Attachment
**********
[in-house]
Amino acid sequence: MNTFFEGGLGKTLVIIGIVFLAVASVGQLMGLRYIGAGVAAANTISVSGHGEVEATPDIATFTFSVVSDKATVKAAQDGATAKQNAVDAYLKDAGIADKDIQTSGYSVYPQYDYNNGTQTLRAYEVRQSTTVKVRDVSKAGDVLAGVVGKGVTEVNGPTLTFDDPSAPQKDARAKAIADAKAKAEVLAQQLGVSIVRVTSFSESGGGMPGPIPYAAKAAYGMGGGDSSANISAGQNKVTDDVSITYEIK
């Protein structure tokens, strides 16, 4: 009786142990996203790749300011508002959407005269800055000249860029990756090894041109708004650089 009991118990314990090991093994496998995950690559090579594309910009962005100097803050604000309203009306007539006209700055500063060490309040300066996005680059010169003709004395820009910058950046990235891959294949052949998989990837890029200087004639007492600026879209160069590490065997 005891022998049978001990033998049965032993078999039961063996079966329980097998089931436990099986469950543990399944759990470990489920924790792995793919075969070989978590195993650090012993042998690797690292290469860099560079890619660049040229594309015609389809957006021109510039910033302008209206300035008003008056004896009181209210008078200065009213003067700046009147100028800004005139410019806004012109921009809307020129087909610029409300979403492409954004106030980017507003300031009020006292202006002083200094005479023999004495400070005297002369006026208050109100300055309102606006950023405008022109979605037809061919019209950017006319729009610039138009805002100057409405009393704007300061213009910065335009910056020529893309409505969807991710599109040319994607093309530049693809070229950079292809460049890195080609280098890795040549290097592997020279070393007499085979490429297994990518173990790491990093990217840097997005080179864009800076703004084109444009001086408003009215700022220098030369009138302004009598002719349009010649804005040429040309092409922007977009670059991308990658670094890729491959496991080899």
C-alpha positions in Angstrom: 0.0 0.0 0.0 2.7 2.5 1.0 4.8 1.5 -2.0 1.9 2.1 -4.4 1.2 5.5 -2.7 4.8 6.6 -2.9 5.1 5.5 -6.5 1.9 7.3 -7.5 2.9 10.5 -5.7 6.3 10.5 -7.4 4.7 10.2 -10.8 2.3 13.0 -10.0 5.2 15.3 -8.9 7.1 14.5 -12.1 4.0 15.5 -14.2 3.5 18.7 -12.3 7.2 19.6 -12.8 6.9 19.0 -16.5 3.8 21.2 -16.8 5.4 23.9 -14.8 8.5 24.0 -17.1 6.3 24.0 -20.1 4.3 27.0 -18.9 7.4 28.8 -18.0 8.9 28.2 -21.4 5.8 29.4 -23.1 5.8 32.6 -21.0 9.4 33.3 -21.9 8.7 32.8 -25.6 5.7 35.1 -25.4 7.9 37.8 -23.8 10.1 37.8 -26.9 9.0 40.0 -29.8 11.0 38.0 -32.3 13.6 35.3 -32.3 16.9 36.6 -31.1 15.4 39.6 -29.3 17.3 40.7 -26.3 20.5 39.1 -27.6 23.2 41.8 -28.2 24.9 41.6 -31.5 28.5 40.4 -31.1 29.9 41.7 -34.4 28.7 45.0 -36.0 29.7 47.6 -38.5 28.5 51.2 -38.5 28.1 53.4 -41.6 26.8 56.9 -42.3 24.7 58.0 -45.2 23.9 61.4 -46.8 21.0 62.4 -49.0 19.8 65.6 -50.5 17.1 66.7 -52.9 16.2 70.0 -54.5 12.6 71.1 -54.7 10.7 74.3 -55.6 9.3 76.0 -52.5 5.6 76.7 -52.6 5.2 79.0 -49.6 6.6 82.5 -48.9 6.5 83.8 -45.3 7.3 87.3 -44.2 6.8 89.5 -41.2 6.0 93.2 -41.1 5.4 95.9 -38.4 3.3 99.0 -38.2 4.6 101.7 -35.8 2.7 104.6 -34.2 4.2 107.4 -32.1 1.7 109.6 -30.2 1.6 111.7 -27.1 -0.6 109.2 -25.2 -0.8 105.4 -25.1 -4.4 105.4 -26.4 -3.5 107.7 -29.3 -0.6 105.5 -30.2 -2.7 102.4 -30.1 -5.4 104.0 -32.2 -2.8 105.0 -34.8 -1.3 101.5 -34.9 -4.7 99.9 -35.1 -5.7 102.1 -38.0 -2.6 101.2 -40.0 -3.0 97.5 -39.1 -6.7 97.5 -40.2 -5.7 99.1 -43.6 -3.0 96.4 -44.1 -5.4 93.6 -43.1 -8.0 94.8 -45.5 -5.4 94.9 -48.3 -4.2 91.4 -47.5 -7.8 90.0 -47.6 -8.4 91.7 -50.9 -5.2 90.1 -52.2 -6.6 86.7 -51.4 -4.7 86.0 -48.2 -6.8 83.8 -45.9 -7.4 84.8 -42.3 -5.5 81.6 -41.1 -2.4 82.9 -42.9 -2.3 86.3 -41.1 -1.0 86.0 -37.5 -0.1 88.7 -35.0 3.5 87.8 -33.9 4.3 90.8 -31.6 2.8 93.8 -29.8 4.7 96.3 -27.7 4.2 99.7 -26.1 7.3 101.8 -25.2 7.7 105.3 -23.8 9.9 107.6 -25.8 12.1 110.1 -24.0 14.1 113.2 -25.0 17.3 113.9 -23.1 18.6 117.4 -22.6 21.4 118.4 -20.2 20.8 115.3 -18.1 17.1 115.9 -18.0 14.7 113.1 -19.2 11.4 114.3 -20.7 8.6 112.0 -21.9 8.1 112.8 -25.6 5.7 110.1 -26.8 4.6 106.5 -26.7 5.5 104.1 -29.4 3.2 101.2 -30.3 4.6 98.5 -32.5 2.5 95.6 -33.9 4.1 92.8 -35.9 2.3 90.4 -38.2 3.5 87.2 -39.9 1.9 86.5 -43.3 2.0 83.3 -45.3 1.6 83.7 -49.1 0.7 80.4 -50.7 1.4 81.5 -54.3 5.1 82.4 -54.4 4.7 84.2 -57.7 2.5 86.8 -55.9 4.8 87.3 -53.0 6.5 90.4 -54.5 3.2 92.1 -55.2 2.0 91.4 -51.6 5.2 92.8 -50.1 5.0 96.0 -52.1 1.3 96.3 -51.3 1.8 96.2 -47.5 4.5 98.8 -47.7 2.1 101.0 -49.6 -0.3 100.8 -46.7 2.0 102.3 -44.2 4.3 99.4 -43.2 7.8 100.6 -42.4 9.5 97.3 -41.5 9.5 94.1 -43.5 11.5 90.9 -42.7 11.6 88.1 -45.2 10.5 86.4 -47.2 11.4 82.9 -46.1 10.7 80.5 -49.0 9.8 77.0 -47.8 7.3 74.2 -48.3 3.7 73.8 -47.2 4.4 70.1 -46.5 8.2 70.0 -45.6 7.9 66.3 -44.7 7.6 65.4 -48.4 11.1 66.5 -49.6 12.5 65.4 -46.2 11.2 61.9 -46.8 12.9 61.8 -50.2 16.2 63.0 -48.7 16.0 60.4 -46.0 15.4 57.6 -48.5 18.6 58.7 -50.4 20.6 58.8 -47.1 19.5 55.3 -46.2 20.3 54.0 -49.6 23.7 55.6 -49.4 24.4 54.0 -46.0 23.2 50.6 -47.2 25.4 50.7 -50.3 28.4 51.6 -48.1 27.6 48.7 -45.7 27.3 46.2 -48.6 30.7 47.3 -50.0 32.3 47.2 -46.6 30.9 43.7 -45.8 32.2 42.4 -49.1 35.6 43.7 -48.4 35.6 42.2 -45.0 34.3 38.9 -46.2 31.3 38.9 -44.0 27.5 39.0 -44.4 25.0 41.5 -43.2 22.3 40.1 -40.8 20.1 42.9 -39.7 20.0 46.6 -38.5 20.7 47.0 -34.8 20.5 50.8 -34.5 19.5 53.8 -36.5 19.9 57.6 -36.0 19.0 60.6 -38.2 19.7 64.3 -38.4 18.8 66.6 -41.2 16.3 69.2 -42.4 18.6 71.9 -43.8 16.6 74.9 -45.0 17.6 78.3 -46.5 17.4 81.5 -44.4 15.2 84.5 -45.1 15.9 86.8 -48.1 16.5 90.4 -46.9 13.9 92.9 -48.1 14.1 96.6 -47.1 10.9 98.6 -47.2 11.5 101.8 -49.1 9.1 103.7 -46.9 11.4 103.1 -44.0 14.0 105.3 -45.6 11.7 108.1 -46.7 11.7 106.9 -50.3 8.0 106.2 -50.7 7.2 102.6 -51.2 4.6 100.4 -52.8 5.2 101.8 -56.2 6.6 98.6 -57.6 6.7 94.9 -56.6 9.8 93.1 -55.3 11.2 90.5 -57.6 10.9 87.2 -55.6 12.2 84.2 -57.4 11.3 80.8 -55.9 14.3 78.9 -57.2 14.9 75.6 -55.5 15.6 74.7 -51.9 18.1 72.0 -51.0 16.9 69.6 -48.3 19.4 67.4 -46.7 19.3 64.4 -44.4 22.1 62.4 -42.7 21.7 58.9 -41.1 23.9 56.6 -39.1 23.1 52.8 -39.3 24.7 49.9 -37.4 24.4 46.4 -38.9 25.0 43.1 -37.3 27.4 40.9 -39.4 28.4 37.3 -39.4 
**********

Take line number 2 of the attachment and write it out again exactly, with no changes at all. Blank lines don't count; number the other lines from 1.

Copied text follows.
Amino acid sequence: MNTFFEGGLGKTLVIIGIVFLAVASVGQLMGLRYIGAGVAAANTISVSGHGEVEATPDIATFTFSVVSDKATVKAAQDGATAKQNAVDAYLKDAGIADKDIQTSGYSVYPQYDYNNGTQTLRAYEVRQSTTVKVRDVSKAGDVLAGVVGKGVTEVNGPTLTFDDPSAPQKDARAKAIADAKAKAEVLAQQLGVSIVRVTSFSESGGGMPGPIPYAAKAAYGMGGGDSSANISAGQNKVTDDVSITYEIK